The Athletic Trainer and Trainee Relationship

Mar 25 10:34 2008 Peter Kent Print This Article

While there are not many cases where an individual professional athelete has developed a lawsuit against a professional trainer or a professional coach, the law has recognized that a specific legal responsibility exists between these two parties. Additionally, what is more common is the legal responsibilities existing between a coach and a student athelete.

There have been relatively few legal opinions about litigation between athletic trainers,Guest Posting competitive athletes and sports accidents or injuries. However the courts have recognized that a duty does exist between the parties.

An athletic trainer's responsibility, similar to that of a team physician, is to protect the health and safety of all the athletes. In the case of an athletic trainer who is treating an athlete with an injury, several legal duties exist as a result of the athletic trainer/athlete relationship.

There are a number of potential recognized legal duties of a trainer or a team physician. Such responsibilities and actions may include:

* Properly assess the athlete's condition

* Provide or obtain proper medical treatment

* Provide clearance to participate

*Inform the athlete of the risks of athletic participation given the particular medical condition

Legal Duty

There have also been a number of legal cases that have focused on the duty of the athletic trainer to a student-athlete. Whether a legal duty has been breached is assessed from the athletic trainer's adherence to accepted sports medicine practice.

This is known as the "reasonable person standard," because an athletic trainer is expected to act as a reasonable athletic trainer would under the same or similar circumstance. However, specific circumstances are taken into consideration when legal action occurs because of the varying ways, places and resources that are available to athlete trainers.

Since an athletic trainer is a sports medicine professional they are held to the level of care that a reasonable sports medicine professional would be held to in a similar situation. This standard of care is usually established by expert testimony and is based on national athletic training certification boards, standardized training programs, certification programs, and state licensing requirements.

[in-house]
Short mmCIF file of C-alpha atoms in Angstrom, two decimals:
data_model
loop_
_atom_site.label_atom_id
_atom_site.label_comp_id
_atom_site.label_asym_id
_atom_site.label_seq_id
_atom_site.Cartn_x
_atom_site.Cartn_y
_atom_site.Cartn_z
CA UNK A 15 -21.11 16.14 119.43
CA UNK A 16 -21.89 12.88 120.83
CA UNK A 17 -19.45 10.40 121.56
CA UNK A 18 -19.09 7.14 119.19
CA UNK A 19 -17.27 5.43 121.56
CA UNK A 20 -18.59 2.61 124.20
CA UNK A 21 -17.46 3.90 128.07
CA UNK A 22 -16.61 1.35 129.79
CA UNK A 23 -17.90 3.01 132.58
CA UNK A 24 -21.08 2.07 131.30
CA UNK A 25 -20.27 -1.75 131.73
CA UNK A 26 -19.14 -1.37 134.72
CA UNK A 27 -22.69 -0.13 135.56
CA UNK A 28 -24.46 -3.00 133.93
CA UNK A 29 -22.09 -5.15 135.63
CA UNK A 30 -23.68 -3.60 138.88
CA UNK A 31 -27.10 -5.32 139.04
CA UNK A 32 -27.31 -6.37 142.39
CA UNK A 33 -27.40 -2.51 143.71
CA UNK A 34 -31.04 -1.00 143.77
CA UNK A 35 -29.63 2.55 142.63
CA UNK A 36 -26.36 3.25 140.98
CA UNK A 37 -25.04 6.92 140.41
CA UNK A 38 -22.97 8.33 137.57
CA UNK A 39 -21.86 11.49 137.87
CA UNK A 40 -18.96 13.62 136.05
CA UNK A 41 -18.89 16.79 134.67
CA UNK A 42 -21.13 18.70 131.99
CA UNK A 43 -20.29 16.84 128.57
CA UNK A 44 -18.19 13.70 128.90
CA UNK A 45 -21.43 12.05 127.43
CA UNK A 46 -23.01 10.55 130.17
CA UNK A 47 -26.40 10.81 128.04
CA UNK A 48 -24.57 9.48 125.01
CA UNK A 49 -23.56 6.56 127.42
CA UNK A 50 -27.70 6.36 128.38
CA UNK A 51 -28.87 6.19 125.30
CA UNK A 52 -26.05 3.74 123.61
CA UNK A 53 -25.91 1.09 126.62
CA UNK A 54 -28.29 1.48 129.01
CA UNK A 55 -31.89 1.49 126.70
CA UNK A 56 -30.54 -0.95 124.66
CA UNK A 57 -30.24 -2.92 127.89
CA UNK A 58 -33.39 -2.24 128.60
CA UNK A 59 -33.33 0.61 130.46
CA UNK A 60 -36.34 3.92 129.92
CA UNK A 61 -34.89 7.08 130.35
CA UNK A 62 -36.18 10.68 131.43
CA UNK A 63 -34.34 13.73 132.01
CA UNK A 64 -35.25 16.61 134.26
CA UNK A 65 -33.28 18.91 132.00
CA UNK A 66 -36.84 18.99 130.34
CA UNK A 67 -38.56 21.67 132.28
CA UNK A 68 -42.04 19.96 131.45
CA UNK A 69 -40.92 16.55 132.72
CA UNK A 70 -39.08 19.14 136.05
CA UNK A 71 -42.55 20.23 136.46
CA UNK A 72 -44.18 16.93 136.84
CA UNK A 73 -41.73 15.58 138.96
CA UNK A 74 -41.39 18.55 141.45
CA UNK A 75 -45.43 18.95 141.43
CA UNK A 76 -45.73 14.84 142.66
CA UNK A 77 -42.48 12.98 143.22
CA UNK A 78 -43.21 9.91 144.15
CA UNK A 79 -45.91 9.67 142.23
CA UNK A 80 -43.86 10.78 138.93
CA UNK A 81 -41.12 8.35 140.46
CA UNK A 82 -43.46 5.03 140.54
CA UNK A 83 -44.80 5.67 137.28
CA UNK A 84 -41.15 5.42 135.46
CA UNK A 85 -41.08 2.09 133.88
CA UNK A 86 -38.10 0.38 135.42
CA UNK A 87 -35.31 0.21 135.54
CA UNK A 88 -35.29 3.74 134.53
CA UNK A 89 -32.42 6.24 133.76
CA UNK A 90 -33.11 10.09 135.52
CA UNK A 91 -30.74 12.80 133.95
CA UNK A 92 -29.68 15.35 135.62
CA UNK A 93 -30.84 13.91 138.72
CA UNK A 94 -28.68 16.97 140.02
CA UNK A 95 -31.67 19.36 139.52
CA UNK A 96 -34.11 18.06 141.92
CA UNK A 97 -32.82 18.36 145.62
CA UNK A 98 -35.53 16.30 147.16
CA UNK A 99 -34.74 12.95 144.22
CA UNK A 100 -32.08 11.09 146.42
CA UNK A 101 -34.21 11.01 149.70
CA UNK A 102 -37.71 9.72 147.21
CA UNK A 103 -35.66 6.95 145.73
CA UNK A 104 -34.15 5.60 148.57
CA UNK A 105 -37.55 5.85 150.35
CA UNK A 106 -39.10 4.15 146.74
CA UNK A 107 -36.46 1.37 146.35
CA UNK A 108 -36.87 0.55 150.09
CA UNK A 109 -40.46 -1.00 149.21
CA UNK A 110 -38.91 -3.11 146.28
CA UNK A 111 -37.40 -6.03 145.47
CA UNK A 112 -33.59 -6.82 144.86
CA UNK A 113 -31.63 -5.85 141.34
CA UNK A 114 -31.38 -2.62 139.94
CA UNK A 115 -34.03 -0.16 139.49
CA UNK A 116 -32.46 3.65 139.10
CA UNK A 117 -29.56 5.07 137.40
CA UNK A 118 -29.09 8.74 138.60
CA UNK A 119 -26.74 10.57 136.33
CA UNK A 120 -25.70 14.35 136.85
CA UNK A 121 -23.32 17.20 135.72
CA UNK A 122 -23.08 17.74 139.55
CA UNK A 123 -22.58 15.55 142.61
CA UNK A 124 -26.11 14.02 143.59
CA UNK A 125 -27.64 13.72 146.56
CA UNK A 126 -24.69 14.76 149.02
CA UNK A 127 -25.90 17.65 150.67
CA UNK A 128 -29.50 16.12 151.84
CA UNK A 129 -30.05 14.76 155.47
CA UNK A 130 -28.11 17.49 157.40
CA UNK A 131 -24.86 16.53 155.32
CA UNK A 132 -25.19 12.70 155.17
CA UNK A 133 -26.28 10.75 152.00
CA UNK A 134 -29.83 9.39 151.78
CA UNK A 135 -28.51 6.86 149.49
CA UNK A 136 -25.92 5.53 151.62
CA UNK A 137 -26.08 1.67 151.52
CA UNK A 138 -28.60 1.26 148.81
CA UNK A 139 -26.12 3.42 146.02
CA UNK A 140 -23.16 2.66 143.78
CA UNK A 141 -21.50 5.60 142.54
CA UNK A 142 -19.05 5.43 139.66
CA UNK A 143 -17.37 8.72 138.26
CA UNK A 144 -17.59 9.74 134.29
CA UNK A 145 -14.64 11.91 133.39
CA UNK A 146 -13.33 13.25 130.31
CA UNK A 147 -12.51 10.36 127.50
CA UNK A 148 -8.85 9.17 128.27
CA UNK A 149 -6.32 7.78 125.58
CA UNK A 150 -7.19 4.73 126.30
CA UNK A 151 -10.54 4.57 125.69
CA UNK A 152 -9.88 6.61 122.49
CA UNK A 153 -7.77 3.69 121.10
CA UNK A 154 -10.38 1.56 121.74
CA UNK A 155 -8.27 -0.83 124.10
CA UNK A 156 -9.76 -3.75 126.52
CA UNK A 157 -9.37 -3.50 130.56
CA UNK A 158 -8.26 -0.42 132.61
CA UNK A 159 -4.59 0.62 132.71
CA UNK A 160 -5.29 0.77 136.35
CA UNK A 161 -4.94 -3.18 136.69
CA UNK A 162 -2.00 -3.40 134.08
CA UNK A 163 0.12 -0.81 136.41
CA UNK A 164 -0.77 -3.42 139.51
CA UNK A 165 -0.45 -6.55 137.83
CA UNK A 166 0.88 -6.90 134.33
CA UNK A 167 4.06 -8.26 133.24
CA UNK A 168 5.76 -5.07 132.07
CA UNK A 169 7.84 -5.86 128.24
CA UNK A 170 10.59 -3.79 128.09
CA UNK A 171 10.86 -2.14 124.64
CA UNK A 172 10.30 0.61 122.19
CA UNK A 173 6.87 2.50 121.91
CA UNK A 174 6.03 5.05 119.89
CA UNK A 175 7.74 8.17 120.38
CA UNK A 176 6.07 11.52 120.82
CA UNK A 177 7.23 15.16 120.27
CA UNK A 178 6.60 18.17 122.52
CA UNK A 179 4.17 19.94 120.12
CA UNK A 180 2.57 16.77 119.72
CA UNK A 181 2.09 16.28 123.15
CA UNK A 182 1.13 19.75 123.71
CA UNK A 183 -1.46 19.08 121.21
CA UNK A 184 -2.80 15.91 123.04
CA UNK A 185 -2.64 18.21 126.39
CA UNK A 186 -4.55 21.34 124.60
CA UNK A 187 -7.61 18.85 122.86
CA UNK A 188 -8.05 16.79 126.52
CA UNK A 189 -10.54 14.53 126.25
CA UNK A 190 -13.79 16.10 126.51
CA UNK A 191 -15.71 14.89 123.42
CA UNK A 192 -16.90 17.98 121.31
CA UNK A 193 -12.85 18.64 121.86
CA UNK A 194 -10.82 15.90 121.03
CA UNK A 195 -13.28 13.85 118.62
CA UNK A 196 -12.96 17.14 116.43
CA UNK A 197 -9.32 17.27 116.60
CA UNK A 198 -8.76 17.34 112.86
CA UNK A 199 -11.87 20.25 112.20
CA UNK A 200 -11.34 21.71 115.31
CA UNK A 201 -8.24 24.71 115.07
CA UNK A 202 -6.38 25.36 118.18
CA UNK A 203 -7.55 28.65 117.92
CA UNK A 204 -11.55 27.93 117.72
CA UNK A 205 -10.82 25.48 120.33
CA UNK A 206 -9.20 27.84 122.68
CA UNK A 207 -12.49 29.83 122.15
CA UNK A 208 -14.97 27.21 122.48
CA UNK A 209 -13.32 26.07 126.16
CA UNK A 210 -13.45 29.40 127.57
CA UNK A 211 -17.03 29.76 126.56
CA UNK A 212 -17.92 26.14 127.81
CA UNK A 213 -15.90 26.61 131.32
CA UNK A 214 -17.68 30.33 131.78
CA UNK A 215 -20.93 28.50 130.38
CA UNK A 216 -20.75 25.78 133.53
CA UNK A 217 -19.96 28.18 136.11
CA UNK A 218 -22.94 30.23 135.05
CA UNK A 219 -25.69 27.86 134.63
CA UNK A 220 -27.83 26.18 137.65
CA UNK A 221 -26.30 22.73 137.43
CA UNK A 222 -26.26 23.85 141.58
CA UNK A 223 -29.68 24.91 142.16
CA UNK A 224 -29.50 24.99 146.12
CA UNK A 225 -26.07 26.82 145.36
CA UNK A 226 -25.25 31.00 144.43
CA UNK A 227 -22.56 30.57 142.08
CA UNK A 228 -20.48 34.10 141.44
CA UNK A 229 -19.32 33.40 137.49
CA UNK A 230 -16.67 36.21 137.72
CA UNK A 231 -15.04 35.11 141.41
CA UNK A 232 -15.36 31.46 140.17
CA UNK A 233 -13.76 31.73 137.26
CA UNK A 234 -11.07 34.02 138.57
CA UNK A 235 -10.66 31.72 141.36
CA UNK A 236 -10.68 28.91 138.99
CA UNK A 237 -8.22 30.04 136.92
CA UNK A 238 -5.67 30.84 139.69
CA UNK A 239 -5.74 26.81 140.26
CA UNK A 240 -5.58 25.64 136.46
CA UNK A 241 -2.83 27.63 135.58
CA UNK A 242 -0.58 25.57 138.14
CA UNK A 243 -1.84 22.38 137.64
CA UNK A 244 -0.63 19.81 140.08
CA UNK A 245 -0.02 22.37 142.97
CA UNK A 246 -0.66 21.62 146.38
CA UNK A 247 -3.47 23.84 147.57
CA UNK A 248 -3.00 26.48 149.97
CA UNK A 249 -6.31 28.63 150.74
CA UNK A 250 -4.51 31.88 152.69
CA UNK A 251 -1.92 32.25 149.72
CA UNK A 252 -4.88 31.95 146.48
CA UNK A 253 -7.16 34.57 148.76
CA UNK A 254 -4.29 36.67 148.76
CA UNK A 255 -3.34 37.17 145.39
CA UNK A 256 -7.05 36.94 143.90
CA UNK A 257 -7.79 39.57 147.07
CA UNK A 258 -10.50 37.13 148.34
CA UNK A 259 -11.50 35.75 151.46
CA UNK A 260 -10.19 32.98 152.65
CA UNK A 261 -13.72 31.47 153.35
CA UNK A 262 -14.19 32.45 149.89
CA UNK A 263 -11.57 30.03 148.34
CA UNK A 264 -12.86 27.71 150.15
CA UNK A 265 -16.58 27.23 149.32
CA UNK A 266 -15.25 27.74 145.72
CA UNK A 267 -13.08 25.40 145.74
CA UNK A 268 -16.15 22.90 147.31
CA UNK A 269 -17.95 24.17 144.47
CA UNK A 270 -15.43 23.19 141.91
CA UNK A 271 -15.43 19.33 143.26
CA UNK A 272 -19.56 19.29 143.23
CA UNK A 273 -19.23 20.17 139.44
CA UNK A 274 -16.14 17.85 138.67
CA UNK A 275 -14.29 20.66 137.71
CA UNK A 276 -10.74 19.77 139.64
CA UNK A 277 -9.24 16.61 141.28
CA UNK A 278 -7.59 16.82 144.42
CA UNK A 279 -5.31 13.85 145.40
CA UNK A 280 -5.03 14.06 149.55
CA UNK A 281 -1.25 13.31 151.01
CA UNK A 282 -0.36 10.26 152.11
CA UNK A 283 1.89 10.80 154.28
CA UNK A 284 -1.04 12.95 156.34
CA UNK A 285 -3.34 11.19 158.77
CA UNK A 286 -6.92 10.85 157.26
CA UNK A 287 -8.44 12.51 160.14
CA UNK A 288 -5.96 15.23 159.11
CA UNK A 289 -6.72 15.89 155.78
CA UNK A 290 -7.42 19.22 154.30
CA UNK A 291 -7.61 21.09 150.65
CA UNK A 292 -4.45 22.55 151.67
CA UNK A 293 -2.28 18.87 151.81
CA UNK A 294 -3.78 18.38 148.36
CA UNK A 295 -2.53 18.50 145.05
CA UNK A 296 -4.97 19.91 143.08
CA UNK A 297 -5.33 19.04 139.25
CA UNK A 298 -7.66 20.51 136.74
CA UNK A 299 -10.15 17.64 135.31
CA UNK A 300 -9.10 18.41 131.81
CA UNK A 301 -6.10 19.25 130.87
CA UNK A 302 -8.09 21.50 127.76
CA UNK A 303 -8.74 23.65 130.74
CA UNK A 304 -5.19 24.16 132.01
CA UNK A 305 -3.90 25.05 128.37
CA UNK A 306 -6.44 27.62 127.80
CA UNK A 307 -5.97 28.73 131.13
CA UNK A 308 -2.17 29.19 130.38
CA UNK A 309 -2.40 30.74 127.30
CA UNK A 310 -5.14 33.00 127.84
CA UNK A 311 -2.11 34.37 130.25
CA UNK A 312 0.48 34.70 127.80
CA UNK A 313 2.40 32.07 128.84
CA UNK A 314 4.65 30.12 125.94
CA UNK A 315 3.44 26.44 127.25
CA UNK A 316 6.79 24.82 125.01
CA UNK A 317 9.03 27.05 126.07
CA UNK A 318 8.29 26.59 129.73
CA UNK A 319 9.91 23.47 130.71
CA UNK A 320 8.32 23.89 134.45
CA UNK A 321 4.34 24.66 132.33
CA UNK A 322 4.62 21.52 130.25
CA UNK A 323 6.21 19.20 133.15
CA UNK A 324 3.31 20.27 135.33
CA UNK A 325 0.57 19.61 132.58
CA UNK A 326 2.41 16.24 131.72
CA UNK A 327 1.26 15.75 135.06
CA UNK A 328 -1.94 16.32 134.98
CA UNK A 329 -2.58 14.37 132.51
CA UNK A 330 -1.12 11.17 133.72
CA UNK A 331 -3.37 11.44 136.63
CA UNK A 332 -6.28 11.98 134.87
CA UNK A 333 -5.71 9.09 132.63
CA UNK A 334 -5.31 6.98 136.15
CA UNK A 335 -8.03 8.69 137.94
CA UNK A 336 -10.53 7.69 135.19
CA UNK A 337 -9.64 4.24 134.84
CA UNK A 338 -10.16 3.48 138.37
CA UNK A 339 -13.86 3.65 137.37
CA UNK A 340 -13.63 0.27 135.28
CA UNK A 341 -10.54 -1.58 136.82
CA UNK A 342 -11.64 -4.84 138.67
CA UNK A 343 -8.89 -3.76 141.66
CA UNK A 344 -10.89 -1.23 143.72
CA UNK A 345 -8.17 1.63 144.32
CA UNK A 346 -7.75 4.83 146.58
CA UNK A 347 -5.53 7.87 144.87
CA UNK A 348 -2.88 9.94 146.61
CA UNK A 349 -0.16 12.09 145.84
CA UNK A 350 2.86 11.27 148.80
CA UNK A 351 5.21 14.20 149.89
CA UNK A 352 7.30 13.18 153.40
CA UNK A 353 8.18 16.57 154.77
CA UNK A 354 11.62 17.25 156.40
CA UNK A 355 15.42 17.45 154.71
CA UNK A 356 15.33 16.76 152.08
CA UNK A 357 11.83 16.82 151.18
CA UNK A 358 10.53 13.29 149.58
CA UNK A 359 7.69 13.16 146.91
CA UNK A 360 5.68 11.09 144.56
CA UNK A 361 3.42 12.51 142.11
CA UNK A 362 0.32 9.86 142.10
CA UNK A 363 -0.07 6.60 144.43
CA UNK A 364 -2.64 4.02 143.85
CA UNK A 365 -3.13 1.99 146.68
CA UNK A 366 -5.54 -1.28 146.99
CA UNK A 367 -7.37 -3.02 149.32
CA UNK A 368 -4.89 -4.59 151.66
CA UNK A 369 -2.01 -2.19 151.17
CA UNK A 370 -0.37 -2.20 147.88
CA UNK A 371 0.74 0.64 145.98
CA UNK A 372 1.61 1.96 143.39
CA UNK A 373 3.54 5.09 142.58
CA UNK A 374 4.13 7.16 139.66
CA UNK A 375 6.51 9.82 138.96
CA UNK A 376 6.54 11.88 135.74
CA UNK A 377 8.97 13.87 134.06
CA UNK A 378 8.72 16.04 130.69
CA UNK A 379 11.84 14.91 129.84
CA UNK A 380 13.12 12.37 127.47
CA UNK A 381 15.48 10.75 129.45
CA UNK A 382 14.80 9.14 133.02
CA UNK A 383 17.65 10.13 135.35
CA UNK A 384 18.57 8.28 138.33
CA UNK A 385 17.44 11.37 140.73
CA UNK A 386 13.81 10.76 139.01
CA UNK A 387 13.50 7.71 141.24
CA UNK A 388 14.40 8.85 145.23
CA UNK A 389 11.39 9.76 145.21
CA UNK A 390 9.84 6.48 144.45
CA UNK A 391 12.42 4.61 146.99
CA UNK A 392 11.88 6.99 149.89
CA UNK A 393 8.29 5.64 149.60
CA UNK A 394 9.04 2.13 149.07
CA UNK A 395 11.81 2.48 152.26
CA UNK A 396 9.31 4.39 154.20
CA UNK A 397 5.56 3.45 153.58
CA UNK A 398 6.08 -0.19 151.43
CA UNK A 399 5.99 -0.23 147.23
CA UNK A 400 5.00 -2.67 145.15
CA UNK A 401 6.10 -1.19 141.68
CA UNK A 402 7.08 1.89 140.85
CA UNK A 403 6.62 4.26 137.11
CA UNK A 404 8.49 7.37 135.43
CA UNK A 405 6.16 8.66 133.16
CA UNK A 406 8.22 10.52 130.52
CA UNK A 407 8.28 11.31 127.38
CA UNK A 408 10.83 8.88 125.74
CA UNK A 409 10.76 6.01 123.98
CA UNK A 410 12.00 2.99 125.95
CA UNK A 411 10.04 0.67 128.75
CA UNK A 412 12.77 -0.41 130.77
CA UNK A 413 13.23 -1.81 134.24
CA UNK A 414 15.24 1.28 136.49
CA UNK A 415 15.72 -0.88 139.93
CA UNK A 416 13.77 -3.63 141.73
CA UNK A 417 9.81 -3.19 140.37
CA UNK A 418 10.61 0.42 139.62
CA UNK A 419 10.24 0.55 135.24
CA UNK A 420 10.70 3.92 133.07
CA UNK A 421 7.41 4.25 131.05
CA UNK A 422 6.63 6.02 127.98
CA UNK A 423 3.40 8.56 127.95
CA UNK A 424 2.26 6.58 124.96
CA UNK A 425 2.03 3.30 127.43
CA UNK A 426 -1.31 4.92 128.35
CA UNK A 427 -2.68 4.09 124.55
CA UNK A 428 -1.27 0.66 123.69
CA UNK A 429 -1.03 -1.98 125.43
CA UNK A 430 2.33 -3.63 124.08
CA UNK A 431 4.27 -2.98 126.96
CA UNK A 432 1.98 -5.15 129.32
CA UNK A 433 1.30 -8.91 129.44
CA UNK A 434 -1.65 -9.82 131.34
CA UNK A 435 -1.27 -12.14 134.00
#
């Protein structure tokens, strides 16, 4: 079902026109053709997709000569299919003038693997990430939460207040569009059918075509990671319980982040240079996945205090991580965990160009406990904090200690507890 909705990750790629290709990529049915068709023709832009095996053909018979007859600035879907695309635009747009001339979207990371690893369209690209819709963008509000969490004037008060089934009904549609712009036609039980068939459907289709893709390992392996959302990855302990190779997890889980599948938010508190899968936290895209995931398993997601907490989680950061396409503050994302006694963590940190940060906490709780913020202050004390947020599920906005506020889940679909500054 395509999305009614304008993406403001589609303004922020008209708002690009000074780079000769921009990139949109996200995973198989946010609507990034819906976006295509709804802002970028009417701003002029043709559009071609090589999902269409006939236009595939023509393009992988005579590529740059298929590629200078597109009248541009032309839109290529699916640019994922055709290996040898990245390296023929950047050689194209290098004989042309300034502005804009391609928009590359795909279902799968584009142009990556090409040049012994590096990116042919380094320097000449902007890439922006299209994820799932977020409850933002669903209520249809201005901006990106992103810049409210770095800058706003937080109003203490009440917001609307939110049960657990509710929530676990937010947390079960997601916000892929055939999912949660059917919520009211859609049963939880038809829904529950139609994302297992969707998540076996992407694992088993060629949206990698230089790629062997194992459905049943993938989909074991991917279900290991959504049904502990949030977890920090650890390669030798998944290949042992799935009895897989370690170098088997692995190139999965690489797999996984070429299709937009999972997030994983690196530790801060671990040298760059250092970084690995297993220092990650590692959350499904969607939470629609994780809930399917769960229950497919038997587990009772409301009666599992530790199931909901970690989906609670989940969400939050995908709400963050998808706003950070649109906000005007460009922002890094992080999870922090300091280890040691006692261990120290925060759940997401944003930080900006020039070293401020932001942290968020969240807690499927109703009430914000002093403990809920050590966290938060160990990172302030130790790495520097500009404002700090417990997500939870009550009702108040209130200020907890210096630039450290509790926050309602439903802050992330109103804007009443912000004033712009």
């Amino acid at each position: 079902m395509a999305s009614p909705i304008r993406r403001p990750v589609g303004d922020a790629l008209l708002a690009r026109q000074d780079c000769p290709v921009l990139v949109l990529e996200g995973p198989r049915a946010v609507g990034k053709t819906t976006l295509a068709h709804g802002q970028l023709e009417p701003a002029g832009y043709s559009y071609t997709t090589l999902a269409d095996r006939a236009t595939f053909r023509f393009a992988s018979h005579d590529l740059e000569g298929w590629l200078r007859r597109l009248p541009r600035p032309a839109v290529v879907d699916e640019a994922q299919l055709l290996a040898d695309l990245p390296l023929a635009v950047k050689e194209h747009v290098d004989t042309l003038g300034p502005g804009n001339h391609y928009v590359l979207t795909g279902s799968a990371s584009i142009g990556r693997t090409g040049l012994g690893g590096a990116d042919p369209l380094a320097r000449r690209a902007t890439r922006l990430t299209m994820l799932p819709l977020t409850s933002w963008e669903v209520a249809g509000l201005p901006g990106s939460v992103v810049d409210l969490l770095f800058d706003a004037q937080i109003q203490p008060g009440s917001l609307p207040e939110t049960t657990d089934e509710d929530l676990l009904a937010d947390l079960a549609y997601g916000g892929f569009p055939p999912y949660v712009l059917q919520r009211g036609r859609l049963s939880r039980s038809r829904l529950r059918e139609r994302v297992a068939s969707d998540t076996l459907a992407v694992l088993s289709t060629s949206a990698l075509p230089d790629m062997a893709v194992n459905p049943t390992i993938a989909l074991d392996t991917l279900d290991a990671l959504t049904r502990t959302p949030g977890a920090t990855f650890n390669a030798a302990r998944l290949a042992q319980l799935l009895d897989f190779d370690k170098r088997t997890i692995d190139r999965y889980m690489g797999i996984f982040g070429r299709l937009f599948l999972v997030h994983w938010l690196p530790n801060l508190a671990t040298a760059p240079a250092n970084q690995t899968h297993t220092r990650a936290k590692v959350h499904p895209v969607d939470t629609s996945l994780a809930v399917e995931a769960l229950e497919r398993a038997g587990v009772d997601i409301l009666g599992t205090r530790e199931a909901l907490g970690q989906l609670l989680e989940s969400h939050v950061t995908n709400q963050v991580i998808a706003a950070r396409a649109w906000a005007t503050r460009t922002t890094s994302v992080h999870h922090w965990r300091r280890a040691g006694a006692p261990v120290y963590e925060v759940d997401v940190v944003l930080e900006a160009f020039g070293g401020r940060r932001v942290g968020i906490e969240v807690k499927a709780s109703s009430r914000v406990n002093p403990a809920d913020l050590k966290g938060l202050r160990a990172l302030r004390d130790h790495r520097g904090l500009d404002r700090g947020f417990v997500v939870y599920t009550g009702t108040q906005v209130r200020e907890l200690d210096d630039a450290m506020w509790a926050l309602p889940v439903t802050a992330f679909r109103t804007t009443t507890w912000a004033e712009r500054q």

A certified athletic trainer must act with the skill and knowledge that is reasonable for the profession.

Properly assessing and prescribing treatment of an injury is not always a universally accepted method, which is why it is difficult to determine an appropriate legal standard.

Although sports medicine researchers do not universally endorse any specific grading scale, the scales do provide legal guidelines for a reasonable standard of care to be used by athletic trainers. However, data indicates that most athletic trainers do not even use these guidelines when assessing an athletes' head injuries. An additionally important mention is that legally, a trainer and their actions shouldn't compare to what an average athletic trainer may do in similar situations.

What an average athletic trainer does is sometimes difficult to determine, may be unduly deferential to an older or outdated procedure, and is unlikely to produce optimal sports medicine care. Just because most athletic trainers may evaluate an athletes' head injuries on a hunch it does not mean that it is legally reasonable to do so.

A recent study showed that almost one third of football players who experience a concussion were held out of play for only 14 minutes. This is an amazing fact given that the grading scales for injuries generally recommend that an athlete who has suffered a minor head injury needs to remain on the sidelines for at least 20 minutes.

This behavior cannot be considered reasonable because, legally, the arguement may be based on the most current scientific knowledge. According to the proper scale, for example, if a similar case of this nature goes to a jury then they may consider these actions less reasonable if evidence is presented that 14 percent of these individuals received grade two concussions.

All serious sports accidents/injuries should be throughly investigated at the time of the event. If an athlete is injured because of negligence by a trainer or other individual, legal action may be necessary.

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Peter Kent
Peter Kent

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